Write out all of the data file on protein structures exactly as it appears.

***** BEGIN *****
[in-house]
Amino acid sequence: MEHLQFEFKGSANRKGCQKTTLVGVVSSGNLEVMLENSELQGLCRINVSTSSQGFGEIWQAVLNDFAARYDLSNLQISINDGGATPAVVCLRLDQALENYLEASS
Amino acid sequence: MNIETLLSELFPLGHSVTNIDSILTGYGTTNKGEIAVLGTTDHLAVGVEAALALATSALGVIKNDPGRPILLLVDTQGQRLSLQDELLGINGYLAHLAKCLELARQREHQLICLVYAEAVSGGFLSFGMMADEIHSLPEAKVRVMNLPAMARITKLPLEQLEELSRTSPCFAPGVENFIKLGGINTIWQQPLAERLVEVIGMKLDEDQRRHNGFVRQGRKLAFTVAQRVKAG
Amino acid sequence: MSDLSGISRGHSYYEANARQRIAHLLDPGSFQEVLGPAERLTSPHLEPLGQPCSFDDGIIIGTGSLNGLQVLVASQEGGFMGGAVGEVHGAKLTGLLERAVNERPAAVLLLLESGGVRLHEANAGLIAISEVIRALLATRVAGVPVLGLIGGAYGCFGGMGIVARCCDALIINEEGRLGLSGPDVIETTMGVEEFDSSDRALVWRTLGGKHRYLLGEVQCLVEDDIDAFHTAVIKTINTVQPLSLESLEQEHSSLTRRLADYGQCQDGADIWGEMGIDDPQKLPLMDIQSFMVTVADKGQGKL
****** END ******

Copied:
[in-house]
Amino acid sequence: MEHLQFEFKGSANRKGCQKTTLVGVVSSGNLEVMLENSELQGLCRINVSTSSQGFGEIWQAVLNDFAARYDLSNLQISINDGGATPAVVCLRLDQALENYLEASS
Amino acid sequence: MNIETLLSELFPLGHSVTNIDSILTGYGTTNKGEIAVLGTTDHLAVGVEAALALATSALGVIKNDPGRPILLLVDTQGQRLSLQDELLGINGYLAHLAKCLELARQREHQLICLVYAEAVSGGFLSFGMMADEIHSLPEAKVRVMNLPAMARITKLPLEQLEELSRTSPCFAPGVENFIKLGGINTIWQQPLAERLVEVIGMKLDEDQRRHNGFVRQGRKLAFTVAQRVKAG
Amino acid sequence: MSDLSGISRGHSYYEANARQRIAHLLDPGSFQEVLGPAERLTSPHLEPLGQPCSFDDGIIIGTGSLNGLQVLVASQEGGFMGGAVGEVHGAKLTGLLERAVNERPAAVLLLLESGGVRLHEANAGLIAISEVIRALLATRVAGVPVLGLIGGAYGCFGGMGIVARCCDALIINEEGRLGLSGPDVIETTMGVEEFDSSDRALVWRTLGGKHRYLLGEVQCLVEDDIDAFHTAVIKTINTVQPLSLESLEQEHSSLTRRLADYGQCQDGADIWGEMGIDDPQKLPLMDIQSFMVTVADKGQGKL